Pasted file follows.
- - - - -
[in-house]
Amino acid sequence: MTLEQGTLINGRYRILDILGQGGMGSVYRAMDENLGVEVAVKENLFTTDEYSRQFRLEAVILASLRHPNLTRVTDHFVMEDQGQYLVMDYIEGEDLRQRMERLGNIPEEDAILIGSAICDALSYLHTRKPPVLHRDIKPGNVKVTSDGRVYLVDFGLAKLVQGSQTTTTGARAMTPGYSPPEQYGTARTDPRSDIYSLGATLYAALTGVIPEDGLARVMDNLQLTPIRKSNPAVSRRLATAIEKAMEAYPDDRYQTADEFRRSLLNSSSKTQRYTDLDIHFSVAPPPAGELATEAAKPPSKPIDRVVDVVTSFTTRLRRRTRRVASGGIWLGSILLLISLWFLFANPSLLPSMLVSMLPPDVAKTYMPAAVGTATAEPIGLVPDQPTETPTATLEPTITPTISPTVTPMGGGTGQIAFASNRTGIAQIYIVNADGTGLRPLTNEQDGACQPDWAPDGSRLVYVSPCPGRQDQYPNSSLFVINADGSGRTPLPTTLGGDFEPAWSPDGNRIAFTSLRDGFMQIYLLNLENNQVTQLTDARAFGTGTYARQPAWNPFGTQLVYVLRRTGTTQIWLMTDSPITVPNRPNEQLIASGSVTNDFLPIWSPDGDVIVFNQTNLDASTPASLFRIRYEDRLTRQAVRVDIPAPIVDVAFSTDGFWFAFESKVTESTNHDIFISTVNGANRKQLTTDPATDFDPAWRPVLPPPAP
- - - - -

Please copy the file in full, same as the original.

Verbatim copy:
[in-house]
Amino acid sequence: MTLEQGTLINGRYRILDILGQGGMGSVYRAMDENLGVEVAVKENLFTTDEYSRQFRLEAVILASLRHPNLTRVTDHFVMEDQGQYLVMDYIEGEDLRQRMERLGNIPEEDAILIGSAICDALSYLHTRKPPVLHRDIKPGNVKVTSDGRVYLVDFGLAKLVQGSQTTTTGARAMTPGYSPPEQYGTARTDPRSDIYSLGATLYAALTGVIPEDGLARVMDNLQLTPIRKSNPAVSRRLATAIEKAMEAYPDDRYQTADEFRRSLLNSSSKTQRYTDLDIHFSVAPPPAGELATEAAKPPSKPIDRVVDVVTSFTTRLRRRTRRVASGGIWLGSILLLISLWFLFANPSLLPSMLVSMLPPDVAKTYMPAAVGTATAEPIGLVPDQPTETPTATLEPTITPTISPTVTPMGGGTGQIAFASNRTGIAQIYIVNADGTGLRPLTNEQDGACQPDWAPDGSRLVYVSPCPGRQDQYPNSSLFVINADGSGRTPLPTTLGGDFEPAWSPDGNRIAFTSLRDGFMQIYLLNLENNQVTQLTDARAFGTGTYARQPAWNPFGTQLVYVLRRTGTTQIWLMTDSPITVPNRPNEQLIASGSVTNDFLPIWSPDGDVIVFNQTNLDASTPASLFRIRYEDRLTRQAVRVDIPAPIVDVAFSTDGFWFAFESKVTESTNHDIFISTVNGANRKQLTTDPATDFDPAWRPVLPPPAP